Tolstoy famously wrote that “All happy families are alike”, but John Philip Riffice’s novel Dog and Butterfly proves that all good rules also have their exceptions. It’s a novel about a family that is, in general, very happy. The love between Jimmy and his mother and his Uncle Cam is tangible from the first page to the last. And yet it’s a very distinct, interesting family, with a story that’s worth telling.
I think it’s much harder to write a book like this. Fiction tends to feed on conflict, and as I was reading this book I kept expecting the conflict to appear. When Jimmy’s father died and he and his mother went to live with Uncle Cam, I expected the uncle to be abusive or controlling. When Uncle Cam died and left behind a box of letters, I expected them to reveal a deep, dark secret. But none of that happened.
Bad things do happen in the book, of course, like the two deaths I just mentioned. There’s also poverty, and war, and failed romances, but none of it is sufficient to loosen the strong bonds between the main characters.
The conflict in the book is of a subtler kind than I’d expected. It’s largely a conflict of human beings with fate, and the reason it doesn’t seem like much of a conflict is that the happiest characters in the book are the ones who accept their fate rather than fighting against it. Uncle Cam gets injured in World War Two and loses his chance at a great career in American football, on top of losing the woman he loved, but instead of raging against his fate he accepts it, realising that it simply opens up other opportunities, like the chance to bring up his nephew.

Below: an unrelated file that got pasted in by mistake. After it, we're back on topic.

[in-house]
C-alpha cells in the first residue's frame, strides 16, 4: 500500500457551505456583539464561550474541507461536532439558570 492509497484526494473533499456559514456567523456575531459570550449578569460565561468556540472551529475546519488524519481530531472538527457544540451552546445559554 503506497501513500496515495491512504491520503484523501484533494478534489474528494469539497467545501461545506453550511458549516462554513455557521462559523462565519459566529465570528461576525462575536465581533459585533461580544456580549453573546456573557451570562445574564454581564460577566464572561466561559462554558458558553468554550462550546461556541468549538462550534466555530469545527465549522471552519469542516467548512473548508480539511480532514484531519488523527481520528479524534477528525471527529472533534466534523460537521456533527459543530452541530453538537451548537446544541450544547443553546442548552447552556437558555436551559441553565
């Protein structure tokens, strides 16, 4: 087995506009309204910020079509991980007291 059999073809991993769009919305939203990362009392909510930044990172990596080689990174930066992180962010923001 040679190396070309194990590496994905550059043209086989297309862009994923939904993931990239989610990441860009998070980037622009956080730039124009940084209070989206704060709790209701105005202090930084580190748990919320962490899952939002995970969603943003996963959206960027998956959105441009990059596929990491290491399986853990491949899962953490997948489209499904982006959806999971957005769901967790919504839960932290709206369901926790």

Most of us, of course, don’t have Uncle Cam’s attitude. We thrash around and flail against our fate, trying every trick in the book to get what we want. In this sense we are like the dog of the title, chasing after the butterfly because it’s the one thing we can’t ever seem to catch.
The fatalistic philosophy of “Everything happens for a reason” is a strong theme of the book. It’s stated by various characters in slightly different ways, and plays a strong part in the development of the plot, especially the ending.
Frankly I don’t buy this philosophy at all. I think it’s a corruption of simple causality. Everything has a cause, yes, but that doesn’t mean it has a reason. It’s easy to look back and see cause and effect in action and say, “Oh, it had to happen that way.” But it didn’t have to – it just did. It could have happened another way, with different effects.
I suppose it comes down to faith, or lack thereof. Believing that causes are actually reasons implies the existence of a man behind the curtain, directing our fates towards some higher purpose. To me that concept is deeply depressing, because it reduces us to the role of characters in some divine epic novel, but the funny thing is that I’ll bet the last time someone told you everything happens for a reason, they were trying to cheer you up after something really shitty just happened.
Anyway, the good thing is that you don’t have to buy the fatalism to enjoy the book. In good novels, after all, everything does happen for a reason. The novelist arranges his characters and his plot to tell the story he wants. Riffice does a surprisingly good job of weaving a compelling story out of the unpromising materials of happiness and fatalistic acceptance, and so this book ends up being a very satisfying read, whether or not you subscribe to its premise.